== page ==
Slowing Consumption Could Negatively Affect Natural Gas Prices



Natural gas consumption estimates

Natural gas flows to residential and commercial segments saw a weekly fall for the week ending August 25, 2015. However, daily gas deliveries rose as of August 25, 2015. The EIA (U.S. Energy Information Administration) forecast that natural gas flows to residential and commercial segments might fall in 2015—compared to 2014. Likewise, gas flows to industrial plants saw a weekly and daily fall for the week ending August 25, 2015. However, gas flows to industrial power plants fell during this period of the year—compared to last year.

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In its STEO (Short-Term Energy Outlook) report for August, the EIA estimates that natural gas consumption could average around 76.5 Bcf (billion cubic feet) per day in 2015 and 2016—compared to 73.5 Bcf per day in 2014. In contrast, the EIA expects that the natural gas output might rise by 4 Bcf per day to 78.52 Bcf per day in 2015 and by 1.8 Bcf per day to 80.52 Bcf per day in 2016, respectively. The increasing gap between supply and demand could negatively impact natural gas prices.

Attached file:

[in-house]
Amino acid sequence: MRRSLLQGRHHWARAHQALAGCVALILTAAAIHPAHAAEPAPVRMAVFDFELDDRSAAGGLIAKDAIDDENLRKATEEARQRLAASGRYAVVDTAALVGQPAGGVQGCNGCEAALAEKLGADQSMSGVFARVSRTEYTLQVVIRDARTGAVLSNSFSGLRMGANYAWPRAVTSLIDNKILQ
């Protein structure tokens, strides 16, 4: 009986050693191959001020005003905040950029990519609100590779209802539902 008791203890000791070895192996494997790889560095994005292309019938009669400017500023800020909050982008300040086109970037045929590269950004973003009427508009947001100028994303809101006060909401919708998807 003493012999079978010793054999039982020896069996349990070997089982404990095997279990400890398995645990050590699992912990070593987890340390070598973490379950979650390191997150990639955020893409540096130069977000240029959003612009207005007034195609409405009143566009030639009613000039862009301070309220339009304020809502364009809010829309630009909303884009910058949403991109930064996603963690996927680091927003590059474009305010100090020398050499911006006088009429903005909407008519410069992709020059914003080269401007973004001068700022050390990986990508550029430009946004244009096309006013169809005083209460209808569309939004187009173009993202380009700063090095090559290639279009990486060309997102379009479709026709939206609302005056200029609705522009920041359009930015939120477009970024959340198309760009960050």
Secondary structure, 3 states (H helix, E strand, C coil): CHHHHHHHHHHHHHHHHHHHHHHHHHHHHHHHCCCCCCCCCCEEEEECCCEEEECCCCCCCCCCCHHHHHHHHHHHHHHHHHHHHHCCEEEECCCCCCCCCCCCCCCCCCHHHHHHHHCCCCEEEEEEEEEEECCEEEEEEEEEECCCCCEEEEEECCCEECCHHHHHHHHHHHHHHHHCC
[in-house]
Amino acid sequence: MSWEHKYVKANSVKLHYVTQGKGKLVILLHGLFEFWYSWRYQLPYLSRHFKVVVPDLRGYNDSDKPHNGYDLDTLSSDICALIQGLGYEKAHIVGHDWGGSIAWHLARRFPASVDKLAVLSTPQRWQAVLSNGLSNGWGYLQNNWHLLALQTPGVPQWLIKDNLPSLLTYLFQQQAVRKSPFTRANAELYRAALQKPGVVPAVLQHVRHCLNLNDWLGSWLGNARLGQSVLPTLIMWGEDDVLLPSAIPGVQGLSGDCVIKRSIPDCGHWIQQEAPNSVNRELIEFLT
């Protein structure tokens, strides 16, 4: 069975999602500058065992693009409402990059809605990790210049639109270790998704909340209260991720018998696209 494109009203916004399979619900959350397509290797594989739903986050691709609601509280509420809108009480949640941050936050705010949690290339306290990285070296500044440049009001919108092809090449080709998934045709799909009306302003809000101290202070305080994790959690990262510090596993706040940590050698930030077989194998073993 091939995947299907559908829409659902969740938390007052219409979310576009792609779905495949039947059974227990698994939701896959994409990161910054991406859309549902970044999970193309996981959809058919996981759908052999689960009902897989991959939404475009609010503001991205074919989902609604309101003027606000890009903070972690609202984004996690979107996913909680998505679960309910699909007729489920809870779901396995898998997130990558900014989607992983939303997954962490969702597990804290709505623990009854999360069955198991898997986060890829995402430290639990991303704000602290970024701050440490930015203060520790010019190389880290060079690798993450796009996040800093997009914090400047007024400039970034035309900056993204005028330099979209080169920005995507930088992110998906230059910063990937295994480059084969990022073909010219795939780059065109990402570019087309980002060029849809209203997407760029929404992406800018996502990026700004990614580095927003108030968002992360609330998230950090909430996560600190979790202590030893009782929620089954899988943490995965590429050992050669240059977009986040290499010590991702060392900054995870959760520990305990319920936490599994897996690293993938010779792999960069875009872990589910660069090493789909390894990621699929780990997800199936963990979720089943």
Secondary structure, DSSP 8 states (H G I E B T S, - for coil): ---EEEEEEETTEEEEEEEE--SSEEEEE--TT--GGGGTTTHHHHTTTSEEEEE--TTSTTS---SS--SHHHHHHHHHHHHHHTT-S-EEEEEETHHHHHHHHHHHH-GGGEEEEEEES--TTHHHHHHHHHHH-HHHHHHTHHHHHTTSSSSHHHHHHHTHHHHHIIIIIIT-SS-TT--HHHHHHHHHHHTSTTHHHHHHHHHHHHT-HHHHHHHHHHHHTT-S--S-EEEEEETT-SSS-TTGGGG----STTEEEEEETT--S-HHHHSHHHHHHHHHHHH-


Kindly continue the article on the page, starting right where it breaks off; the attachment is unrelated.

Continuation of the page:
The key catalyst for demand could be warm weather estimates. The consensus of rising inventory, despite the warm weather, suggests that natural gas prices are feeling the heat. The rising supplies will continue to put pressure on natural gas prices.

The long-term lower natural gas prices affect oil and gas producers like Range Resources (RRC), ExxonMobil (XOM), and Newfield Exploration (NFX). Combined, they account for 3.22% of the Spider Oil and Gas ETF (XOP). These companies’ natural gas production mix is more than 46% of their total production. They also affect ETFs like XOP and the Energy Select Sector SPDR ETF (XLE).


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